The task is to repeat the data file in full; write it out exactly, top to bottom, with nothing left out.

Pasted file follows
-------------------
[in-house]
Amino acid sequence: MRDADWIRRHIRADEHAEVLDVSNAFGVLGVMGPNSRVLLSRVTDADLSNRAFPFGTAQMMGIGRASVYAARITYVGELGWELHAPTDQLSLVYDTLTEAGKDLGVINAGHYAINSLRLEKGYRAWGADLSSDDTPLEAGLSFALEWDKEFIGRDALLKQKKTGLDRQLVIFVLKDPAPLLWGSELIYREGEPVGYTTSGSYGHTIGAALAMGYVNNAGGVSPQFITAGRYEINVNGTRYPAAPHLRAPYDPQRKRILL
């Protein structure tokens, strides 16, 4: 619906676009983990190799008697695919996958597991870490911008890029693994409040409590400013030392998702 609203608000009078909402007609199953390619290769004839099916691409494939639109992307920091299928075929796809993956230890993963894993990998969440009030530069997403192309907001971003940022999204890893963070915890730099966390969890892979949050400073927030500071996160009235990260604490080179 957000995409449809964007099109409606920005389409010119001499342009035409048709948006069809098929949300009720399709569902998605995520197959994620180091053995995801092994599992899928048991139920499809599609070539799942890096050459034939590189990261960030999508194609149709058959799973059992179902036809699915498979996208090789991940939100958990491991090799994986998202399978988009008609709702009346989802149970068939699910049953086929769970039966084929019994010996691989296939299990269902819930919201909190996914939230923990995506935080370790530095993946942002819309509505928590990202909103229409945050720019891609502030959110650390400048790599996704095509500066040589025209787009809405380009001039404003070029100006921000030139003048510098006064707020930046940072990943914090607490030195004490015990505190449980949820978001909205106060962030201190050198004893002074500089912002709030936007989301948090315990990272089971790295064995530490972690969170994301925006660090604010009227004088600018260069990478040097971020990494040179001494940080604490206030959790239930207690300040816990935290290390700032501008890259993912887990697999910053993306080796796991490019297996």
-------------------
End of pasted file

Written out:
[in-house]
Amino acid sequence: MRDADWIRRHIRADEHAEVLDVSNAFGVLGVMGPNSRVLLSRVTDADLSNRAFPFGTAQMMGIGRASVYAARITYVGELGWELHAPTDQLSLVYDTLTEAGKDLGVINAGHYAINSLRLEKGYRAWGADLSSDDTPLEAGLSFALEWDKEFIGRDALLKQKKTGLDRQLVIFVLKDPAPLLWGSELIYREGEPVGYTTSGSYGHTIGAALAMGYVNNAGGVSPQFITAGRYEINVNGTRYPAAPHLRAPYDPQRKRILL
């Protein structure tokens, strides 16, 4: 619906676009983990190799008697695919996958597991870490911008890029693994409040409590400013030392998702 609203608000009078909402007609199953390619290769004839099916691409494939639109992307920091299928075929796809993956230890993963894993990998969440009030530069997403192309907001971003940022999204890893963070915890730099966390969890892979949050400073927030500071996160009235990260604490080179 957000995409449809964007099109409606920005389409010119001499342009035409048709948006069809098929949300009720399709569902998605995520197959994620180091053995995801092994599992899928048991139920499809599609070539799942890096050459034939590189990261960030999508194609149709058959799973059992179902036809699915498979996208090789991940939100958990491991090799994986998202399978988009008609709702009346989802149970068939699910049953086929769970039966084929019994010996691989296939299990269902819930919201909190996914939230923990995506935080370790530095993946942002819309509505928590990202909103229409945050720019891609502030959110650390400048790599996704095509500066040589025209787009809405380009001039404003070029100006921000030139003048510098006064707020930046940072990943914090607490030195004490015990505190449980949820978001909205106060962030201190050198004893002074500089912002709030936007989301948090315990990272089971790295064995530490972690969170994301925006660090604010009227004088600018260069990478040097971020990494040179001494940080604490206030959790239930207690300040816990935290290390700032501008890259993912887990697999910053993306080796796991490019297996």